Almost every day on this adventure we are having to learn something new. Where can we get water? Is there a shop near here that sells fresh milk? How do we ask for directions in a strange language? As well as the practicalities, we are all learning how to adapt to being together all of the time, living in a small space. I can't help but feel that whilst challenging at times, all of the newness and the problem-solving requirements are a good mental workout. Also, there is a certain buzz to be had when a particular problem is surmounted.

We have been asked a few times if we are trying different foods. Because we are on a strict budget we are not really eating out, save for the odd take-away lunch so our opportunities for eating new stuff is limited to whatever the chef (me) is willing to prepare. So far we have almost exclusively stuck to what we know from the English supermarkets when shopping for food and whilst Tom really wanted us to buy - and eat - the whole rabbit we found in Lidl's chilled section, I was less enthusiastic at the prospect. Ditto octopus tentacles. I am pretty adventurous when it comes to trying food when eating out, but slightly squeamish when it comes to preparing meat that isn't ready-portioned and wrapped in cellophane. I think this is a perfect example of what I said at the beginning, but somehow I can't see Nathanial volunteering for kitchen duties in the spirit of pioneering.

Please can we get it Mum, pleeeease!!

In France Nathanial and I ate a lot of Camembert, having never really eaten it at home. We also ate quite a lot of croissants, pain-au-chocolat and almondes, all of which we did eat at home but the French ones are so much better. We are missing them a little now we're in Spain. I have discovered that I can make a delicious rice-pudding with long-life milk and risotto rice. I wonder if you can make risotto with pudding rice? If memory serves, it is cheaper to buy.

Another new thing we have learned is that you can rent a lovely Spanish villa for not a lot of money in the winter months. Secondly we learned that Spanish villas are designed for HOT weather.We have also discovered that Spanish electricity is pretty pants. Don't expect to be able to use the electric heater in your chilly villa if you also want to cook your dinner/dry your hair/iron your clothes, because the power will trip out. We have surmised that these are the reasons we seem to be living in a ghost town where all the neighbouring villas are unoccupied, but we are enjoying the extra space all the same.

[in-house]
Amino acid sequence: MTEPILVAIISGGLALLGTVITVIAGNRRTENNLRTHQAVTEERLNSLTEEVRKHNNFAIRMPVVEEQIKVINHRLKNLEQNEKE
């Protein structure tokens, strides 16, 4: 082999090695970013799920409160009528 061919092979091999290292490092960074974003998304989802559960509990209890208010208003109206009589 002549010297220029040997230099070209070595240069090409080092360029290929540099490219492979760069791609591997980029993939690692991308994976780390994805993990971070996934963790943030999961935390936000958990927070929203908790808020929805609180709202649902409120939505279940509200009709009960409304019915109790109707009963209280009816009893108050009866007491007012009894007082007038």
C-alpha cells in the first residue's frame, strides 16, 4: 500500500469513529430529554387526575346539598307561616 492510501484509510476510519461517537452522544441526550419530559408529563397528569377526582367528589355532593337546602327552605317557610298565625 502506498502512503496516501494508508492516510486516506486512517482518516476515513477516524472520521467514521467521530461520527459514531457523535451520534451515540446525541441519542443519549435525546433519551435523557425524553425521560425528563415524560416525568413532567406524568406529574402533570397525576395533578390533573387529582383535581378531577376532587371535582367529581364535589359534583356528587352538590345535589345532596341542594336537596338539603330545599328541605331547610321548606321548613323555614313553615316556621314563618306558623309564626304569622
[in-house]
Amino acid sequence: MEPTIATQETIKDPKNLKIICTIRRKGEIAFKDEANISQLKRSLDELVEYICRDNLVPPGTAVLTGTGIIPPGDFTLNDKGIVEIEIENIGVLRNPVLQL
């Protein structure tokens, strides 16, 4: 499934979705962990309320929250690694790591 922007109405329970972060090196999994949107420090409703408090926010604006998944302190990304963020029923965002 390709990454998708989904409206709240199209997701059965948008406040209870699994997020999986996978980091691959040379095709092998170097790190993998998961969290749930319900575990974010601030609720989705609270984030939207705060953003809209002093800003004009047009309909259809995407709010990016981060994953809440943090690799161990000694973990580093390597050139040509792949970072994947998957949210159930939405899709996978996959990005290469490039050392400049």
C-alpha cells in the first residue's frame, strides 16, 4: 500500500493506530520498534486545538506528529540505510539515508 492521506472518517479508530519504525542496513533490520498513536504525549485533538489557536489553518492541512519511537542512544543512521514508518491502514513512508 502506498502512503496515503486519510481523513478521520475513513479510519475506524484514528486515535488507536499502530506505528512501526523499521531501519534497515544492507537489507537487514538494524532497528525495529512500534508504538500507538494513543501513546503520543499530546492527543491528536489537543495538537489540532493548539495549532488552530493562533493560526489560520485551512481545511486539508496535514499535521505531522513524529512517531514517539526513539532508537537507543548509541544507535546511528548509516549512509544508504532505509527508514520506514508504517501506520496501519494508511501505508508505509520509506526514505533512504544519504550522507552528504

I am learning more about myself too. As someone who has always told herself that my motto is 'worry about it when it happens', I have noticed on this trip that the phrase 'I'm worried that.....' falls from my lips on a very regular basis.

I'm worried that the boys will climb up that wall. Oh, they already have. I'm worried the boys will fall off that wall.

I'm worried that the van will tip over when you back it on the drive..

It's a bit steep, this road we're down, can't even see over the horizon!
I'm worried that we're about to re-create a scene from 'The Birds'

I'm worried that Christmas is going to feel really strange (more on that later).

Perhaps over the next few months I will manage to ration my use of the phrase, or perhaps I just need to give my "'ead a sheck" as Nathanial would say. I'm sure a certain amount of worrying lends a degree of caution to proceedings. Sometimes it's hard being the only grown up in the family.

Tuesday, 16 December 2014

Altea (Nathanial)

We have heard that one of many places to visit whilst staying in El Albir, is Altea and its Church called the ‘Virgin de Consuelo’. We have been told Altea is at the heart of what Spain is about. Beth and Alfie fancied a day around the campsite so me and Tom went for a ride. We made a picnic, filled the water bottle and set off. 

Tom riding into Altea

The road ran parallel to the tram line which was very exciting for Tom, we do love train lines. Once we got into town though it got pretty busy and hilly and there were no paths, never mind cycle lanes. Tom is completely fearless around this stuff but he looked so little on the road with all the traffic. Normally we don’t do roads.

One of the streets Tom found in Altea